# real number

Informally, the "real numbers" are the rational numbers with all the holes plugged.

Before we proceed with any formalism, let's exhibit an example of a
"hole" in the rational numbers. Take, for our "hole", the square root
of 2. Suppose <math>x^2 = 2</math>. If x is a rational number then
we can express it as a fraction, and what's more, we can express it as
a *reduced* fraction. Let **I** = the set of integers. Then:

- (1) <math>x = {n \over m},\ \ n,m \in \mathbb{I}</math>

and

- (2) <math>\not\exists p,q,k \in \mathbb{I} \left (k > 1 \ \and \ n = p \cdot k \ \and \ m = q \cdot k \right )</math>

Then we must have

- (3) <math> {\left ({ n \over m} \right ) }^2 = 2</math>

- (4) <math> {{n^2} \over {m^2}} = 2</math>

- (5) <math> n^2 = 2 \cdot m^2</math>

And so <math>n^2</math> must be *even*. But since the square of any *odd* integer is also *odd*, we see that **n** must *also* be even.

If n is even, then clearly <math>n^2</math> must be divisible by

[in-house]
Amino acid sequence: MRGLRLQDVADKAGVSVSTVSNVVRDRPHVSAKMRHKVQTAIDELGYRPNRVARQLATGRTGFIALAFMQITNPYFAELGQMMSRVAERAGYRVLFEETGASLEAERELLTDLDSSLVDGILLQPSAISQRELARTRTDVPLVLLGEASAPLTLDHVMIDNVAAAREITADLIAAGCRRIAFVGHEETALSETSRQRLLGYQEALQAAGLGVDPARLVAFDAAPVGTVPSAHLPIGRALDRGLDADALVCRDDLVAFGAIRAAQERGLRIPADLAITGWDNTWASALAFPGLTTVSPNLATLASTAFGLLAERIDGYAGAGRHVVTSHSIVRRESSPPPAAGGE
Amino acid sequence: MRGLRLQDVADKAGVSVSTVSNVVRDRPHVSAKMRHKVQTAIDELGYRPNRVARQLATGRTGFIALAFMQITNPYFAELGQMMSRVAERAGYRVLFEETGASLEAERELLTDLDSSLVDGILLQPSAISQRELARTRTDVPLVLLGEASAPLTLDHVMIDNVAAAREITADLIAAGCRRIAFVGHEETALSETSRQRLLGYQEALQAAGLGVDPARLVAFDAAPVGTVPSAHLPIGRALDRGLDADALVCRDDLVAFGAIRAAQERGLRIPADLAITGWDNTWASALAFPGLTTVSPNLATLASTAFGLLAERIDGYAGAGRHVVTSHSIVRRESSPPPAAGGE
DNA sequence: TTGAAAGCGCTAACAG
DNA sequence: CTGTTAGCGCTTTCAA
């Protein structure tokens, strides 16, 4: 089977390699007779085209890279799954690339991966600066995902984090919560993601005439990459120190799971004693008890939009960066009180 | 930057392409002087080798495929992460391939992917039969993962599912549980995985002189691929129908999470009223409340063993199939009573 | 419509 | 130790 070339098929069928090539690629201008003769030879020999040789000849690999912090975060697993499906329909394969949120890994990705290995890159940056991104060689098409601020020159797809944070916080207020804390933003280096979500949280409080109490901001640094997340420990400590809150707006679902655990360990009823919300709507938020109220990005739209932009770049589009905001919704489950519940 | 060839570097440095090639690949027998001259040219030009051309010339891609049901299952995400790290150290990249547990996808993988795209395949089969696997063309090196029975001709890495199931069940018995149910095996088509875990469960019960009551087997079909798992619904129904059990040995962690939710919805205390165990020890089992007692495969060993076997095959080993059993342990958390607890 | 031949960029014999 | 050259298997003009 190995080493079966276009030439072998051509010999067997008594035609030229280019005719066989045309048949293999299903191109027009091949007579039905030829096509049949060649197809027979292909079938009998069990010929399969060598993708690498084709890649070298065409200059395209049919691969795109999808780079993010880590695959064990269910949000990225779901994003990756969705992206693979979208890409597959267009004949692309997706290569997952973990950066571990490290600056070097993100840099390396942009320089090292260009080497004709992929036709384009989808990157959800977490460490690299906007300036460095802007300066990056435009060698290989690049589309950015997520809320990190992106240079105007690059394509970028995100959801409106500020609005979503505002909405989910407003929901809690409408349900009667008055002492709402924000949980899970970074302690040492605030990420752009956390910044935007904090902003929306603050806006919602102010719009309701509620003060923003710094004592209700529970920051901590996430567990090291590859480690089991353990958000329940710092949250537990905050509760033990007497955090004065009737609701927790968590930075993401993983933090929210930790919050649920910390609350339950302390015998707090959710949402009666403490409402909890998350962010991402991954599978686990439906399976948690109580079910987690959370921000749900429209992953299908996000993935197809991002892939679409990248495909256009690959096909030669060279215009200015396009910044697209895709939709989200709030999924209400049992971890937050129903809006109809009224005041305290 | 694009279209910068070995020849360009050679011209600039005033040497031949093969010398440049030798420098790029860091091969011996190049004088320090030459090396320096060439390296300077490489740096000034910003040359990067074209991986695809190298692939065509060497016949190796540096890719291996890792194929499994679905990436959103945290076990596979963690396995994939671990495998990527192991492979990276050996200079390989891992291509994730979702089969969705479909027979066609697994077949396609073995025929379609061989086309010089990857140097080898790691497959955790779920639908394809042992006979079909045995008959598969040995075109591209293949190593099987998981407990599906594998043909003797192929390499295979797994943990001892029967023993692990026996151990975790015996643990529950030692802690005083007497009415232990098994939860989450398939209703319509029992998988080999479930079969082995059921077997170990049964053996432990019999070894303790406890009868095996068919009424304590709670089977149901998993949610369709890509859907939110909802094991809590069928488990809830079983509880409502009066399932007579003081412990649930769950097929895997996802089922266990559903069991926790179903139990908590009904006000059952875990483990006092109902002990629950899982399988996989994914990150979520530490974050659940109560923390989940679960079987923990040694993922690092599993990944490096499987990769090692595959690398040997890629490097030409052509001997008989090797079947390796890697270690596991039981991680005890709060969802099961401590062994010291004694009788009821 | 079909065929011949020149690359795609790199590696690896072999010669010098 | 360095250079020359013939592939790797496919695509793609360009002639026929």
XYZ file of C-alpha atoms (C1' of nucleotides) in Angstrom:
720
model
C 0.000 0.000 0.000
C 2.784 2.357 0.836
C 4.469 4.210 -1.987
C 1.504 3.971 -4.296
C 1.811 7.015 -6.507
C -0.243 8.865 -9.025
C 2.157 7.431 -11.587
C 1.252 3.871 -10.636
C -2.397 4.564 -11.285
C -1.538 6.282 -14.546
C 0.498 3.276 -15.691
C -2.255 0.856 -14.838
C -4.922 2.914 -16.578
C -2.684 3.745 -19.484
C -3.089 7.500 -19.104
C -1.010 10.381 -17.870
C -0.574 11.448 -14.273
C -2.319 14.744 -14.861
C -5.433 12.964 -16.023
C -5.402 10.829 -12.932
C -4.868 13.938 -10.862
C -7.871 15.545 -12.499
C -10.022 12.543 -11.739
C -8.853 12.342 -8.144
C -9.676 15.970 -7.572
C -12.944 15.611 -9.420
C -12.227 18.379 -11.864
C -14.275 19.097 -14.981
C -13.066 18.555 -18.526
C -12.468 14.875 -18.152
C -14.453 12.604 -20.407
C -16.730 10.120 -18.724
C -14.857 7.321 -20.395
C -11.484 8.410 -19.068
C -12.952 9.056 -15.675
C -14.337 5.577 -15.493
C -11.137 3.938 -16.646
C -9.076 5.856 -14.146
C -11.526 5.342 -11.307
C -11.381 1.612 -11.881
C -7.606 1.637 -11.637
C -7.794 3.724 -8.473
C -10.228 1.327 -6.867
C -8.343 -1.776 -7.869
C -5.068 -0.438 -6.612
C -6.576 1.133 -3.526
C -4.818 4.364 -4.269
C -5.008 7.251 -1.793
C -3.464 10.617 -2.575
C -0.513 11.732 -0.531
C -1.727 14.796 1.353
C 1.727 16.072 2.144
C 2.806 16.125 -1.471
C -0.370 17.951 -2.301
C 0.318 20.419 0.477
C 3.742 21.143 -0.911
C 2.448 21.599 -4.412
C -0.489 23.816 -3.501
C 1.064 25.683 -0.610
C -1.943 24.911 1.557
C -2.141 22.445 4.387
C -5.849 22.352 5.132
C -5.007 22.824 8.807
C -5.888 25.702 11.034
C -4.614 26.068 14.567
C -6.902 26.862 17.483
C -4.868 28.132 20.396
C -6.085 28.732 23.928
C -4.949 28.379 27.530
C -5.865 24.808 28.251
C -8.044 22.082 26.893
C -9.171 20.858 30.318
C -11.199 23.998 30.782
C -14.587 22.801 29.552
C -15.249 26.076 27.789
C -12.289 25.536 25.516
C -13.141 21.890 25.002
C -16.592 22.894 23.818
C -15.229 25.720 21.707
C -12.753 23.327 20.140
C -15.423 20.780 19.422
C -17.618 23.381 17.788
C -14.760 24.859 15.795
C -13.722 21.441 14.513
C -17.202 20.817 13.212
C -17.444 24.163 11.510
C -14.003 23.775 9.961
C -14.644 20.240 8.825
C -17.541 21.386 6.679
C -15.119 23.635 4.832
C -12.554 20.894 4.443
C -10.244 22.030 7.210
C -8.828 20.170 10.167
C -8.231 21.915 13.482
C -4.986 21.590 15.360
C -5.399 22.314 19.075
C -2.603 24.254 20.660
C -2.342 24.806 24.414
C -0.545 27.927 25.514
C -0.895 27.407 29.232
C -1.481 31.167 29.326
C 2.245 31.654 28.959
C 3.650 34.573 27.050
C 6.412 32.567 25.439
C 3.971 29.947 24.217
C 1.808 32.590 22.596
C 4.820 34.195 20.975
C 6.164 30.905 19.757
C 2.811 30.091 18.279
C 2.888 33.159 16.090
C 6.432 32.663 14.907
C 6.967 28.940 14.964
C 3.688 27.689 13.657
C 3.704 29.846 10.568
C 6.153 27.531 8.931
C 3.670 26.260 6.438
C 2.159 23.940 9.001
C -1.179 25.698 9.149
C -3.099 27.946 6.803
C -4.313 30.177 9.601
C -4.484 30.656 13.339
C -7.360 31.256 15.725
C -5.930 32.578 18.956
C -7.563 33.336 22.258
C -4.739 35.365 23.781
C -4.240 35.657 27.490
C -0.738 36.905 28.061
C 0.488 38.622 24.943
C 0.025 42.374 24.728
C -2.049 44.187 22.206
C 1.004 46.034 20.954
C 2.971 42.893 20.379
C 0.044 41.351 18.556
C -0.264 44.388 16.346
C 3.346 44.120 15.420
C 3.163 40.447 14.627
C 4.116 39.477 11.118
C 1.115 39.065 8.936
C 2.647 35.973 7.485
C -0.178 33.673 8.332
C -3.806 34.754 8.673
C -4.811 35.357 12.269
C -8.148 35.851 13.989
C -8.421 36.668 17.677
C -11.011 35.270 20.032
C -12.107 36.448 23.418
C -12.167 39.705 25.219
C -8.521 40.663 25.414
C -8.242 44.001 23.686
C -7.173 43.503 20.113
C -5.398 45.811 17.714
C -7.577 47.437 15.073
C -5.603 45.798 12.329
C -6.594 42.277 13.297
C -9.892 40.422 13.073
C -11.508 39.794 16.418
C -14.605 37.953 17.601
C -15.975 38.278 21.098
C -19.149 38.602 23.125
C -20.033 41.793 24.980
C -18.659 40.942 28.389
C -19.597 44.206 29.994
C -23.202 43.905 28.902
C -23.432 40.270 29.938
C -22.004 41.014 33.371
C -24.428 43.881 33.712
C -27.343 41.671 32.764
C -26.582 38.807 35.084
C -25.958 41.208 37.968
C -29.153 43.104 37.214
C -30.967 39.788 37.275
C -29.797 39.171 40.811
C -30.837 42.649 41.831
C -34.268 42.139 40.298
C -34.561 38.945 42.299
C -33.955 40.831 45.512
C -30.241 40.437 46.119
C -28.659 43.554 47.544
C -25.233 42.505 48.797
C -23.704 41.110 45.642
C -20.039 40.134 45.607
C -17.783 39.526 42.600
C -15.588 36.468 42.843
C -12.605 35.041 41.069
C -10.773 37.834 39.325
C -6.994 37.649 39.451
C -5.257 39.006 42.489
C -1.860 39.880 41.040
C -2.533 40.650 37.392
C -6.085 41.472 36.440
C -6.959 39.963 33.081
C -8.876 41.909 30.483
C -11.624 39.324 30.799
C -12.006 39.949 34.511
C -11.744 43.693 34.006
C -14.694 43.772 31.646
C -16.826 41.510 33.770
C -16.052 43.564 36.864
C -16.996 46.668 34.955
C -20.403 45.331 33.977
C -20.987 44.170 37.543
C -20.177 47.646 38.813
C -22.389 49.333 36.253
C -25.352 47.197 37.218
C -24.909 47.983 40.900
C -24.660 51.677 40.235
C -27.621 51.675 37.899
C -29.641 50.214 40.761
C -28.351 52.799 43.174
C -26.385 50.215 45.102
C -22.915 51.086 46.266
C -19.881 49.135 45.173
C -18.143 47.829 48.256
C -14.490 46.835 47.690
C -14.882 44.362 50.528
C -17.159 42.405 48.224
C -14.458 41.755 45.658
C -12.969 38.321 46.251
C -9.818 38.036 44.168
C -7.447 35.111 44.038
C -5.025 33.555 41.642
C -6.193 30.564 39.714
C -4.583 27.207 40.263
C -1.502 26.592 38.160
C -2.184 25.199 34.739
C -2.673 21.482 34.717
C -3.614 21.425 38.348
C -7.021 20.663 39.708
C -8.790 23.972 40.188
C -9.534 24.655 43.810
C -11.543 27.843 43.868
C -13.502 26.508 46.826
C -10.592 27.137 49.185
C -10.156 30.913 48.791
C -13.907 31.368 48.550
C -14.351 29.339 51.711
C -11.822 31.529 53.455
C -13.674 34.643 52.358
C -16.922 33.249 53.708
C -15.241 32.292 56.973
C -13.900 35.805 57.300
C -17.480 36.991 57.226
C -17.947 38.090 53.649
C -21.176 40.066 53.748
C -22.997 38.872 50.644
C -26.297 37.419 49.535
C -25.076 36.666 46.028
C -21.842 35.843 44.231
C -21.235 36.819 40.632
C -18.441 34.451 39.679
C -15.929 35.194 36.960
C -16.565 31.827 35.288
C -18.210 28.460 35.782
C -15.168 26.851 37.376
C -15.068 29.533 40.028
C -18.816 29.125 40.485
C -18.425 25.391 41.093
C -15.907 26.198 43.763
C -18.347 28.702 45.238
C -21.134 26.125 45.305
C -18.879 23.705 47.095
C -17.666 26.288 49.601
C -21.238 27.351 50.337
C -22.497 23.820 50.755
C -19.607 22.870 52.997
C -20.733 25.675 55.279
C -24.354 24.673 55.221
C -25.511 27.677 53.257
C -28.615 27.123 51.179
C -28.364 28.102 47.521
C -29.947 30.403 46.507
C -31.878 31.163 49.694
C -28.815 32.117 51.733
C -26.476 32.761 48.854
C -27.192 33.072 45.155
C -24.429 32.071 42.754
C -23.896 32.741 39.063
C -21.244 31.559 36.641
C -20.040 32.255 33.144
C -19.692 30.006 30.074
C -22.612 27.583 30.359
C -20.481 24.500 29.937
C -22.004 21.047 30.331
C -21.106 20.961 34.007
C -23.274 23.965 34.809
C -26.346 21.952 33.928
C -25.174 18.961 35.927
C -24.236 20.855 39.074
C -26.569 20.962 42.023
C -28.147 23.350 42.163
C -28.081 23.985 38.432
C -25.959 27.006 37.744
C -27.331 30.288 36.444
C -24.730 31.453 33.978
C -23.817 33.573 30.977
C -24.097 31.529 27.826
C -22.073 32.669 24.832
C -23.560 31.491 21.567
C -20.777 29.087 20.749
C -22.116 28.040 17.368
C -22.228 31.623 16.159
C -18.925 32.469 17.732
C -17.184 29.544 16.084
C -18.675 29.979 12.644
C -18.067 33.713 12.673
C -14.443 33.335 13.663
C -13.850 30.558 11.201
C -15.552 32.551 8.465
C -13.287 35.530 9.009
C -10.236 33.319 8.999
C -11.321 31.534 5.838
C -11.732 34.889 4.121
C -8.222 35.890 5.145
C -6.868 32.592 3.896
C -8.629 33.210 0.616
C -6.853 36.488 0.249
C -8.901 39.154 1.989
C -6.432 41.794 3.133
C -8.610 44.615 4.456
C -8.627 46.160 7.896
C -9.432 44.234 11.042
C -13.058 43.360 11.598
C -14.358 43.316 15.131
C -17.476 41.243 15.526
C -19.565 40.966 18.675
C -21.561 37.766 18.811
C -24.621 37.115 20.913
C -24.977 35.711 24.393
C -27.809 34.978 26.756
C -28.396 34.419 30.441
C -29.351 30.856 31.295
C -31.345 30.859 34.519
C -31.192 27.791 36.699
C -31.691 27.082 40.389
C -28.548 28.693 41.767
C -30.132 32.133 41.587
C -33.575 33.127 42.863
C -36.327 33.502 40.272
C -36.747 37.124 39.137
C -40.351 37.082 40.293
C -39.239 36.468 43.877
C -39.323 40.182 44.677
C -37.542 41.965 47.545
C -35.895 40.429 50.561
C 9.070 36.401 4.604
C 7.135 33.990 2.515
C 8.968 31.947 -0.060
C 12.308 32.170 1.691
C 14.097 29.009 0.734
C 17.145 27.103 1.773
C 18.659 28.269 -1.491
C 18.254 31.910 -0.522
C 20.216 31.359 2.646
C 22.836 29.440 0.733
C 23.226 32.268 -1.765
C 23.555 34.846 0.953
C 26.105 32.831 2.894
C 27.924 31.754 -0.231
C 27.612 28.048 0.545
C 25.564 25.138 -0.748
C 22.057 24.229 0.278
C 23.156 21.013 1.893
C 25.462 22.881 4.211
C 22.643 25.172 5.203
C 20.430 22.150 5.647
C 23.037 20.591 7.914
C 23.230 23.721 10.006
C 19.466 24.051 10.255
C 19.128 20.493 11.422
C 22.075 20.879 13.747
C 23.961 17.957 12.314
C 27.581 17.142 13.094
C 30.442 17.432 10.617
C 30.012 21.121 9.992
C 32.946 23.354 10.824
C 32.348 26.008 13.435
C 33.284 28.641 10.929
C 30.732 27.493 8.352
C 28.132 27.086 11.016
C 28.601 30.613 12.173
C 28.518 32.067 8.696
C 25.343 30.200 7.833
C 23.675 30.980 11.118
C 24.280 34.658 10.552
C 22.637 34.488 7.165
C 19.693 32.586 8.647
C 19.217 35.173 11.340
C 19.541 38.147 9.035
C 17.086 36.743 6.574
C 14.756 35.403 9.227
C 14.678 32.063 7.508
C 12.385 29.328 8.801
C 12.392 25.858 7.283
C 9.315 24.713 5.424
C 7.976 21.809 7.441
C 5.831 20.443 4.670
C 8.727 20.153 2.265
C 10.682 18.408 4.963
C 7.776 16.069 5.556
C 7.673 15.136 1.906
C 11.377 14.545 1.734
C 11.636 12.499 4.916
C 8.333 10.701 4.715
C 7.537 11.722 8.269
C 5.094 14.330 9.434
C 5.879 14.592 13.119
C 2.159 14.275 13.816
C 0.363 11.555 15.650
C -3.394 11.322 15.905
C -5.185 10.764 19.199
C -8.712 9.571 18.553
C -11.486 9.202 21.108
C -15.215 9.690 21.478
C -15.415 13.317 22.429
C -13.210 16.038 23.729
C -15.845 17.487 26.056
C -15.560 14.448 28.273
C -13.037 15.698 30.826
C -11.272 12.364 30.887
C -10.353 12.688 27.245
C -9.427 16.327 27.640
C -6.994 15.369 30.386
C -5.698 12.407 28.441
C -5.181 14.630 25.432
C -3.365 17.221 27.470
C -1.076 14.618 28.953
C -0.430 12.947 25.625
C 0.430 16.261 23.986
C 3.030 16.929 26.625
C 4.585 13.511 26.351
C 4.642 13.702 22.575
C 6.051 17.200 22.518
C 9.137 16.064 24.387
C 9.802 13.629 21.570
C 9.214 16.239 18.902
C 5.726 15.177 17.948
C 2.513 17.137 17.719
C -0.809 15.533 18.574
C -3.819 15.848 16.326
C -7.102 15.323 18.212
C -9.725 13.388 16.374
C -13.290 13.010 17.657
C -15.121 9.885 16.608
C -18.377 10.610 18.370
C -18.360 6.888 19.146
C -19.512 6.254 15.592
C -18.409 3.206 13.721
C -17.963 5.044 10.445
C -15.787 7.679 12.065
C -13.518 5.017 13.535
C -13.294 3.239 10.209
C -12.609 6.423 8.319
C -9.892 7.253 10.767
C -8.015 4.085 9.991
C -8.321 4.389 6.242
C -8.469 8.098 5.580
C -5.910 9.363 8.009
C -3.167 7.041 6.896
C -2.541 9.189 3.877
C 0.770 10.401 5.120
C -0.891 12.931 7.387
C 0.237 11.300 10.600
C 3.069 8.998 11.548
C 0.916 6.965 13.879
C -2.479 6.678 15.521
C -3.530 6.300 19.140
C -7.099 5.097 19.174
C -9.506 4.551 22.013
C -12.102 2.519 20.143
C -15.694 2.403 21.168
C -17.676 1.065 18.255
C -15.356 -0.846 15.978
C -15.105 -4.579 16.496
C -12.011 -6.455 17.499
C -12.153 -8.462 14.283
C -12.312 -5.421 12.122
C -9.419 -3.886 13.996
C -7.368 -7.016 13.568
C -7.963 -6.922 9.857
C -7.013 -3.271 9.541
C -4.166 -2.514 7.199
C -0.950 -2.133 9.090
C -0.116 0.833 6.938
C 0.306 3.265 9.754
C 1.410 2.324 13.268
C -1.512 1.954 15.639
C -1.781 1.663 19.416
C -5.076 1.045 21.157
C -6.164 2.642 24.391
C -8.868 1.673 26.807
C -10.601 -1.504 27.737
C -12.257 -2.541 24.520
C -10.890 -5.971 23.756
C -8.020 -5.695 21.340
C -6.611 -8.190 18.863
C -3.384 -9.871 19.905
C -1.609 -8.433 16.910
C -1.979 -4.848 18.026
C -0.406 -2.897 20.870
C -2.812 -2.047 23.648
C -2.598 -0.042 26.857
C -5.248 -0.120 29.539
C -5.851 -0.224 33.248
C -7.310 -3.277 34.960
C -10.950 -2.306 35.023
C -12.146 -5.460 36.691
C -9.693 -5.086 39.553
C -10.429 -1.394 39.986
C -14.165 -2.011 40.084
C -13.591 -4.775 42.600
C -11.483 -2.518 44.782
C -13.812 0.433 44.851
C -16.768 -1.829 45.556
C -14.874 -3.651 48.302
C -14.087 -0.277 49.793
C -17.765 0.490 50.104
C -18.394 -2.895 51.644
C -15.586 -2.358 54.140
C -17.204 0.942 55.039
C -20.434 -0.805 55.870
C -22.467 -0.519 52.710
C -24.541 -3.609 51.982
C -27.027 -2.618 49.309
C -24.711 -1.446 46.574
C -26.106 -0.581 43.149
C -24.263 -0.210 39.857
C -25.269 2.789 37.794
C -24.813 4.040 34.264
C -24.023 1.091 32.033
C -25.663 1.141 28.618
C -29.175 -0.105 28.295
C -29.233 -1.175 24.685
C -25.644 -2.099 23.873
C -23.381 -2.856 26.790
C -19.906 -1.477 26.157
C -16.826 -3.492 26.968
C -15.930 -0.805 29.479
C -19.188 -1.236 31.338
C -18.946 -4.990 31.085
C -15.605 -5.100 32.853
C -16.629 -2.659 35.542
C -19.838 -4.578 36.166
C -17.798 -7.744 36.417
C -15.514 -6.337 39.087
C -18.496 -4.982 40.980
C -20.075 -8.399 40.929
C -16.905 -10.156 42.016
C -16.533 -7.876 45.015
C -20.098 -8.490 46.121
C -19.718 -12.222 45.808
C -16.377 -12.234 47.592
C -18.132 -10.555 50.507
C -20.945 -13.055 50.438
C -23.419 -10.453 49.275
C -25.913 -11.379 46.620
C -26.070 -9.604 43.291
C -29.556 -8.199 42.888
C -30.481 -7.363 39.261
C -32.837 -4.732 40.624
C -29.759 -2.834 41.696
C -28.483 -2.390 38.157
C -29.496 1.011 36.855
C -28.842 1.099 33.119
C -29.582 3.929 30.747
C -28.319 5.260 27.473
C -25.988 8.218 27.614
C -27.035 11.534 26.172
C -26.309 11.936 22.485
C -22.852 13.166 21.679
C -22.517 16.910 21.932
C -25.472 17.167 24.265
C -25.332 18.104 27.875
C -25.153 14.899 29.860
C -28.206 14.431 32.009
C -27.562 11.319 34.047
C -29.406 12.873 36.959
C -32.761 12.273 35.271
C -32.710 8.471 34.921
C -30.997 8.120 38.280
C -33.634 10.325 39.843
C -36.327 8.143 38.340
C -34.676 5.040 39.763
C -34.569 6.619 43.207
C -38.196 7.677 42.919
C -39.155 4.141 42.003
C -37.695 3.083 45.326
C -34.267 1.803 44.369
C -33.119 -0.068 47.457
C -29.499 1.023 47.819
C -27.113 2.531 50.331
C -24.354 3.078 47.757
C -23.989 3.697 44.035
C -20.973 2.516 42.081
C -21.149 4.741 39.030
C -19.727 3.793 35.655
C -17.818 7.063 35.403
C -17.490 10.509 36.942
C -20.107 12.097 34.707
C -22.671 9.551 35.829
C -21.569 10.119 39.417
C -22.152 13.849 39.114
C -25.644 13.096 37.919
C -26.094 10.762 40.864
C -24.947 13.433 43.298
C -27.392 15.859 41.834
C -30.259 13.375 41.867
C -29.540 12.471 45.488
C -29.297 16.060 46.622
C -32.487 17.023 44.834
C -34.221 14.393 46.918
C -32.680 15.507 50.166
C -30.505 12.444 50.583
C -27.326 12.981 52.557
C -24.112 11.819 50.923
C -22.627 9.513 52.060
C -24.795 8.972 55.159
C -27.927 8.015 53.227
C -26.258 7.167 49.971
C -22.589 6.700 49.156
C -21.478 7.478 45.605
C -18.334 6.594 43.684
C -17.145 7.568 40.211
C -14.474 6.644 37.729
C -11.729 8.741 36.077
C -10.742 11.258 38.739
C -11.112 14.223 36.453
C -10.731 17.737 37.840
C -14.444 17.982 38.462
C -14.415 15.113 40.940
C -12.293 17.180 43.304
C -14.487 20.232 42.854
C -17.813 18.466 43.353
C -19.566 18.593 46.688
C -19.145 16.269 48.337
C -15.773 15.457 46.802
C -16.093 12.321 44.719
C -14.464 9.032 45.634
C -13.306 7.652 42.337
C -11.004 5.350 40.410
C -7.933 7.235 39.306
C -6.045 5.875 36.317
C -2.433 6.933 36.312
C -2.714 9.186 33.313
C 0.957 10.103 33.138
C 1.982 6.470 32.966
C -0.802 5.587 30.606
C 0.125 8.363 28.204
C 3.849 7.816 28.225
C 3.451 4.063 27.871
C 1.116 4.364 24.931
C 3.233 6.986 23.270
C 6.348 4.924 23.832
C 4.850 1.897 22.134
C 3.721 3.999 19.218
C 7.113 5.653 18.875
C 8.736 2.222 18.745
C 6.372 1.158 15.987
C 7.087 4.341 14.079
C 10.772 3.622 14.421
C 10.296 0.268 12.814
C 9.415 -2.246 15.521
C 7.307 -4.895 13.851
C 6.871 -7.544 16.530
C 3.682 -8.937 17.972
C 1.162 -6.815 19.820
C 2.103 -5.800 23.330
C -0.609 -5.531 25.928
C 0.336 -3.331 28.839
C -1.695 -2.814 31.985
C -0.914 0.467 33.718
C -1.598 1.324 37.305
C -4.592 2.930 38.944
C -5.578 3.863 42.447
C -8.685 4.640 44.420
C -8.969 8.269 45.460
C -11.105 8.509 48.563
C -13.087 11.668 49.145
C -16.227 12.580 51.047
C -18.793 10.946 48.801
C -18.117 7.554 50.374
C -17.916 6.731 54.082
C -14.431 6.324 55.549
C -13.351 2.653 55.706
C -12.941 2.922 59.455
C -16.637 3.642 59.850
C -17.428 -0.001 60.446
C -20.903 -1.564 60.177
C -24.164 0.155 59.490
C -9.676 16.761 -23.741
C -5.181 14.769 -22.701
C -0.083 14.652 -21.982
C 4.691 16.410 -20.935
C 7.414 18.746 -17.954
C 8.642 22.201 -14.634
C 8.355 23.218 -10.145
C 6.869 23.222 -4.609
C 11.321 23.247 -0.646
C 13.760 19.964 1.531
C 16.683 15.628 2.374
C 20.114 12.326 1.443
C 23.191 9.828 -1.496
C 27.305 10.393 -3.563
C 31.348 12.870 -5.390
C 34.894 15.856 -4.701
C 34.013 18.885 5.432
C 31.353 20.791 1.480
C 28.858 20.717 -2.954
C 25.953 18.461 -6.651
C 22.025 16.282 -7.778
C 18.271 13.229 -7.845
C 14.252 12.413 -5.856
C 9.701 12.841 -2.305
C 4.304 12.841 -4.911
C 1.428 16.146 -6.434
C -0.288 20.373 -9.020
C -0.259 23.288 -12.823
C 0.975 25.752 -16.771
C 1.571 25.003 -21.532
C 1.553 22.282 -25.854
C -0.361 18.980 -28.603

*4*. In that case, n^{2}/2 must also be even,
and since we have

- (6) <math> {{n^2} \over 2} = m^2</math>

we see that <math>m^2</math> is even also. By the same argument, therefore, m must be even. But if both n and m are even, we must be able to find p and q such that,

- (7) <math>p,q \in \mathbb{I}\ (n = 2 \cdot p \ \and \ m = 2 \cdot q)</math>

But this contradicts (2), and we conclude that <math>\sqrt 2</math> must not be expressible as a rational number.

The real numbers add the *continuum axiom* to the axioms satisfied by
the rational numbers:

- (A.1)
**Any nonempty subset of the real numbers which is bounded above has a least upper bound.**

There are actually several equivalent ways to state the continuum axiom. The statement I've just given, though perhaps not maximally intuitive, is convenient for use in the construction of the real numbers.

We've just shown, above, that the rational numbers
do *not* satisfy the continuum axiom. For consider the set:

- <math>S \equiv \{x \ | \ x^2 < 2\}</math>

This is certainly nonempty: <math>1 \in S</math>. It's certainly bounded above: 3 is larger than any element of S. But the least upper bound of the set is <math>\sqrt 2</math> which is not a rational number.

Very well, so the rationals don't satisfy (A.1) -- but how do we
know *any* set will satisfy it? How do we know the real numbers
exist? We will construct them ... or, rather, we will sketch the
construction of the reals; the details actually fill a slim book (see
references).